Corporate over-speculation and government mismanagement has resulted in debt crises totaling an estimated $80 billion in Dubai, United Arab Emirates. The previously booming market, home to RIT Dubai, is surrounded in doubt after the monarchy announced a moratorium on debts for Dubai World, an investment company that oversees businesses and projects in Dubai. As linked economies reel from unpaid debts to pay for vacant shopping malls and unused housing developments, institutions like RIT Dubai becomes more critical for the prosperity of the region.
“Construction sites were popping up like weeds until recently. The pace of construction has slowed since the start of the credit crunch in Dubai,” says Chris Tan, a resident of the Dubai Silicon Oasis and administrator of the online forum http://siliconoasis.org. According to the “master plan” on the DSO’s website, http://dso.ae, the final city will be more than 4.5 square miles, and was projected to include more housing, “several junior and high schools, supermarkets, hospital, clinics, restaurants and cafes.”
The economy of the Dubai emirate has become notorious for this kind of unprecedented expansion. (An emirate is political territory that is ruled by a dynastic Muslim monarch styled emir. While Dubai grew wealthy from oil money, the royal family’s emphasis on trading established the coastal region as a Middle Eastern hub. The land soon became a prime vacation spot for Westerners and Easterners alike, encouraging development in recreational and real estate properties.
RIT Dubai is a center point of the expectations of Sheikh Mohammed bin Rashid Al Maktoum, whose emphasis on real estate has led to the growth of the tallest free-standing hotel, which is also expected to be the tallest building in the world. He is also responsible for the artificial islands known as “The Palms,” which have sprouted along the waters in the Gulf of Iran. The head of the royal family has also put aside $10 billion for “human development.”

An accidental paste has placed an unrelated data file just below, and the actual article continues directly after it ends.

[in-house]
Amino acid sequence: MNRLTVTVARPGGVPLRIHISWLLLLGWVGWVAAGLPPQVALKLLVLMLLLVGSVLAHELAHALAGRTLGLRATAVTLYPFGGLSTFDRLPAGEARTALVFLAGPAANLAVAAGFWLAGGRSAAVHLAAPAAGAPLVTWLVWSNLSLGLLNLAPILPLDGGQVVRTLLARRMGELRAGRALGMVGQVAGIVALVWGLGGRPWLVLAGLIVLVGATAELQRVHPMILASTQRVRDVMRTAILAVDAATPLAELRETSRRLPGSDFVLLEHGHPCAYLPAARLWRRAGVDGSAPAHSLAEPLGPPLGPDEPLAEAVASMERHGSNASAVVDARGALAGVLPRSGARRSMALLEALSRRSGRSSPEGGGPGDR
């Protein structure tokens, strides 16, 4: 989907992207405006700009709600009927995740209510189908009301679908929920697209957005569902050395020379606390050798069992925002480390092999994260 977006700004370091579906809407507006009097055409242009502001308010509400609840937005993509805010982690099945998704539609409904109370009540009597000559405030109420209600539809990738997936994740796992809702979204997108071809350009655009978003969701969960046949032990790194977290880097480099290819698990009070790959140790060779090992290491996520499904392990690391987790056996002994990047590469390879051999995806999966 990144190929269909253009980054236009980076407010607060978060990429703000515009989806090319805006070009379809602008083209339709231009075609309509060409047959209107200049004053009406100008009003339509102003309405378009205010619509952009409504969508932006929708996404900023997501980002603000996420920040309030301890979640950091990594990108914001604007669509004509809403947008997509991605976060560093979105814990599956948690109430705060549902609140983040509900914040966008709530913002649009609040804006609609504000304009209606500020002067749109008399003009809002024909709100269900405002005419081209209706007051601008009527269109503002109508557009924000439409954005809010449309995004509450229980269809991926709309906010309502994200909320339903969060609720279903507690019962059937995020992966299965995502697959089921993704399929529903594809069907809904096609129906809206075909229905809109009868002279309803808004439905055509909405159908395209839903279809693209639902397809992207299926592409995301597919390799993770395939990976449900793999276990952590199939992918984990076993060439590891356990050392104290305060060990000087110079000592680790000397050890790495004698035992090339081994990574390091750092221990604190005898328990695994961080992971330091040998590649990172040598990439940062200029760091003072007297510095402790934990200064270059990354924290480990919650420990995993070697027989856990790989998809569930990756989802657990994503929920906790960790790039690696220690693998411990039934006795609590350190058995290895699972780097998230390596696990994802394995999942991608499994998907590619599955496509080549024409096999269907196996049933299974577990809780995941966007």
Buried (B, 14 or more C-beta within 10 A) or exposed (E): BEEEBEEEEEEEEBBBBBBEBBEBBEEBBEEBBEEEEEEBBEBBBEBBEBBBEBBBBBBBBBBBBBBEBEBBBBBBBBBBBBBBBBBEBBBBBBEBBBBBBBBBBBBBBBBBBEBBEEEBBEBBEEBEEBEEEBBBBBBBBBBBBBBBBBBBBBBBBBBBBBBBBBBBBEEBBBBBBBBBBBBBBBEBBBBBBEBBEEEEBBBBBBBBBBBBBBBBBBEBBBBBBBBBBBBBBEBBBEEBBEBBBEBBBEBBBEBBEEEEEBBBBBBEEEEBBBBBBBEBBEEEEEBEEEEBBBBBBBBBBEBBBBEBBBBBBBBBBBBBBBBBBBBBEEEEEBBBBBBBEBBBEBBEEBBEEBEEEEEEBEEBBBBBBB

Mohammed’s uncle, Sheikh Ahmed bin Saeed Al Maktoum, is a patron of RIT Dubai. A graduate of the University of Denver, Ahmed sees RIT Dubai “facilitating the creation of a competent resource pool of technologically talented professionals.” With programs growing in business, electronic engineering and mechanical engineering, those who graduate are expected to grow the economy of Dubai further.
But growth at such a breakneck pace left the real-estate business vulnerable. As oil prices dipped, vacationers and traders stopped becoming as frequent. As fewer people decided to make their home in and around Dubai, the government-controlled industries have had to put a halt on numerous construction projects. An oversupply of middle to up-market apartments caused government companies to go belly-up — directing more of the blame at extravagant productions in the coastal region rather than the buildup occurring inland in the DSO.
Like much of the UAE, Dubai authorities are downplaying the significance of their credit crunch, saying they are being unfairly criticized by the west. President William Destler describes RIT Dubai’s program plans as “ambitious,” as they are to continue to add graduate, and soon undergraduate programs to their campus.
Ambitious is a fitting description for the United Arab Emirates, who will most likely shoulder the debt burden until Dubai becomes a viable housing market once more. Dubai is one of seven emirates of the UAE, and has been characterized by rapid economic growth since the creation of the largest man-made harbor of Jebel Ali, established in the late 1970s. Since 1979, the Jebel Ali Free Zone has encouraged world trade and has become a hub for worldwide markets. Used cars, textiles, metals, machinery, ball bearings, vegetables and electronics can all be found within the 1,500 square miles of sand. With an arid desert climate, a veritable Las Vegas has its eyes set on becoming Los Angeles in the near future.
But the dreams of royalty have been halted by the realities of living in a global village. Amid accusations of human rights abuses from Southeast Asian laborers used to build the city, and clashes between the values of western businessmen and Islamic police, Dubai will remain in the news for many years to come. As long as the region remains a nexus for the world’s consumer interests, especially fossil fuels, there will be tension as Dubai attempts to modernize on a scale fit for the 21st century.